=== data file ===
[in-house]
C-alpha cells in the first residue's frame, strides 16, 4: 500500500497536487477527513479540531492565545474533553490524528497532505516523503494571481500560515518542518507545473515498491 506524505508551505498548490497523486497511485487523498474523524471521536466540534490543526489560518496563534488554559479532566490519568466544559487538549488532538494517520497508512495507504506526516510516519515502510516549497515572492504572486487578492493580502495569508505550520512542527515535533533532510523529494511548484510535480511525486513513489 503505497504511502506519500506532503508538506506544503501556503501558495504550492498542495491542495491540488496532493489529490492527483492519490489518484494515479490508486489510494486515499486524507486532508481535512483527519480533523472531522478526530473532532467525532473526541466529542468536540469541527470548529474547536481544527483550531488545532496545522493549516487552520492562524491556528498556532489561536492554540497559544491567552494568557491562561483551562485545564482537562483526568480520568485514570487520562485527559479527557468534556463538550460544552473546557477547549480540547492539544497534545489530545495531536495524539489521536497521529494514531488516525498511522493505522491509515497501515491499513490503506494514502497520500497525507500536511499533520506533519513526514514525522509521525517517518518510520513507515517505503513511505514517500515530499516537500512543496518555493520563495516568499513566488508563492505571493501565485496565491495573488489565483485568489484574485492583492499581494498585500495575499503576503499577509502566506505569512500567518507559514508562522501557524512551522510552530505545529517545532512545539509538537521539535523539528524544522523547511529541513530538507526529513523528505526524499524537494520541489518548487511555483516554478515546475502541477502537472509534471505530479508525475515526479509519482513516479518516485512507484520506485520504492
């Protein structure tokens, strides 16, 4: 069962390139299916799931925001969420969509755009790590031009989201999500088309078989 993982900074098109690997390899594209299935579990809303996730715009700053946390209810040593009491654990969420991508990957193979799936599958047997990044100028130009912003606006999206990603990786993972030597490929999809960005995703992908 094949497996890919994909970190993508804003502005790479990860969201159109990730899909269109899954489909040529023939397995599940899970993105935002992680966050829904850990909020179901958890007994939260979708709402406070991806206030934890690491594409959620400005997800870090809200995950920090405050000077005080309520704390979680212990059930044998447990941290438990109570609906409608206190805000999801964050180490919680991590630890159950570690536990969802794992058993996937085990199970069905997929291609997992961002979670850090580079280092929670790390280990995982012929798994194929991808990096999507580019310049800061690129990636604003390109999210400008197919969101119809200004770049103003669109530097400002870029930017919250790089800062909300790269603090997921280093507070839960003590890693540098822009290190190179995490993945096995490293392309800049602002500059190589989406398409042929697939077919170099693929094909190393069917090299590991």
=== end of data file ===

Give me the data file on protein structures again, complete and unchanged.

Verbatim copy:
[in-house]
C-alpha cells in the first residue's frame, strides 16, 4: 500500500497536487477527513479540531492565545474533553490524528497532505516523503494571481500560515518542518507545473515498491 506524505508551505498548490497523486497511485487523498474523524471521536466540534490543526489560518496563534488554559479532566490519568466544559487538549488532538494517520497508512495507504506526516510516519515502510516549497515572492504572486487578492493580502495569508505550520512542527515535533533532510523529494511548484510535480511525486513513489 503505497504511502506519500506532503508538506506544503501556503501558495504550492498542495491542495491540488496532493489529490492527483492519490489518484494515479490508486489510494486515499486524507486532508481535512483527519480533523472531522478526530473532532467525532473526541466529542468536540469541527470548529474547536481544527483550531488545532496545522493549516487552520492562524491556528498556532489561536492554540497559544491567552494568557491562561483551562485545564482537562483526568480520568485514570487520562485527559479527557468534556463538550460544552473546557477547549480540547492539544497534545489530545495531536495524539489521536497521529494514531488516525498511522493505522491509515497501515491499513490503506494514502497520500497525507500536511499533520506533519513526514514525522509521525517517518518510520513507515517505503513511505514517500515530499516537500512543496518555493520563495516568499513566488508563492505571493501565485496565491495573488489565483485568489484574485492583492499581494498585500495575499503576503499577509502566506505569512500567518507559514508562522501557524512551522510552530505545529517545532512545539509538537521539535523539528524544522523547511529541513530538507526529513523528505526524499524537494520541489518548487511555483516554478515546475502541477502537472509534471505530479508525475515526479509519482513516479518516485512507484520506485520504492
């Protein structure tokens, strides 16, 4: 069962390139299916799931925001969420969509755009790590031009989201999500088309078989 993982900074098109690997390899594209299935579990809303996730715009700053946390209810040593009491654990969420991508990957193979799936599958047997990044100028130009912003606006999206990603990786993972030597490929999809960005995703992908 094949497996890919994909970190993508804003502005790479990860969201159109990730899909269109899954489909040529023939397995599940899970993105935002992680966050829904850990909020179901958890007994939260979708709402406070991806206030934890690491594409959620400005997800870090809200995950920090405050000077005080309520704390979680212990059930044998447990941290438990109570609906409608206190805000999801964050180490919680991590630890159950570690536990969802794992058993996937085990199970069905997929291609997992961002979670850090580079280092929670790390280990995982012929798994194929991808990096999507580019310049800061690129990636604003390109999210400008197919969101119809200004770049103003669109530097400002870029930017919250790089800062909300790269603090997921280093507070839960003590890693540098822009290190190179995490993945096995490293392309800049602002500059190589989406398409042929697939077919170099693929094909190393069917090299590991």